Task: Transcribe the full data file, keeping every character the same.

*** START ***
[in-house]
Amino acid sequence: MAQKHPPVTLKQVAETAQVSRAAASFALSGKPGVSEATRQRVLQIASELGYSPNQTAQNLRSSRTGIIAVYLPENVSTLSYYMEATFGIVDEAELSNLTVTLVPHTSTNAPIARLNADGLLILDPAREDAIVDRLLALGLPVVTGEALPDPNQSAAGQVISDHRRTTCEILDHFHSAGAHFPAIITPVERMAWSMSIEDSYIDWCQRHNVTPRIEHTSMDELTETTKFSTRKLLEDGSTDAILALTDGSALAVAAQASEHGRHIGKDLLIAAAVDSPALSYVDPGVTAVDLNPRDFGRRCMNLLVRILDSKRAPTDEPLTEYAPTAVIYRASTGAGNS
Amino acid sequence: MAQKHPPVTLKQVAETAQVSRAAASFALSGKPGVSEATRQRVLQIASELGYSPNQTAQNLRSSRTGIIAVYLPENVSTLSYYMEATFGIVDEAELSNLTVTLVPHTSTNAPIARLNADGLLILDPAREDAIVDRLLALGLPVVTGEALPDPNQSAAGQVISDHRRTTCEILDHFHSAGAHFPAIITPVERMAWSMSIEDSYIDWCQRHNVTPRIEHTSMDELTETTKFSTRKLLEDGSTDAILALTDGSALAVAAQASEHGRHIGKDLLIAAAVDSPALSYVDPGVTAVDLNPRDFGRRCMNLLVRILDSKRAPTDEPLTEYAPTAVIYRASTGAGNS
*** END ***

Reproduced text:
[in-house]
Amino acid sequence: MAQKHPPVTLKQVAETAQVSRAAASFALSGKPGVSEATRQRVLQIASELGYSPNQTAQNLRSSRTGIIAVYLPENVSTLSYYMEATFGIVDEAELSNLTVTLVPHTSTNAPIARLNADGLLILDPAREDAIVDRLLALGLPVVTGEALPDPNQSAAGQVISDHRRTTCEILDHFHSAGAHFPAIITPVERMAWSMSIEDSYIDWCQRHNVTPRIEHTSMDELTETTKFSTRKLLEDGSTDAILALTDGSALAVAAQASEHGRHIGKDLLIAAAVDSPALSYVDPGVTAVDLNPRDFGRRCMNLLVRILDSKRAPTDEPLTEYAPTAVIYRASTGAGNS
Amino acid sequence: MAQKHPPVTLKQVAETAQVSRAAASFALSGKPGVSEATRQRVLQIASELGYSPNQTAQNLRSSRTGIIAVYLPENVSTLSYYMEATFGIVDEAELSNLTVTLVPHTSTNAPIARLNADGLLILDPAREDAIVDRLLALGLPVVTGEALPDPNQSAAGQVISDHRRTTCEILDHFHSAGAHFPAIITPVERMAWSMSIEDSYIDWCQRHNVTPRIEHTSMDELTETTKFSTRKLLEDGSTDAILALTDGSALAVAAQASEHGRHIGKDLLIAAAVDSPALSYVDPGVTAVDLNPRDFGRRCMNLLVRILDSKRAPTDEPLTEYAPTAVIYRASTGAGNS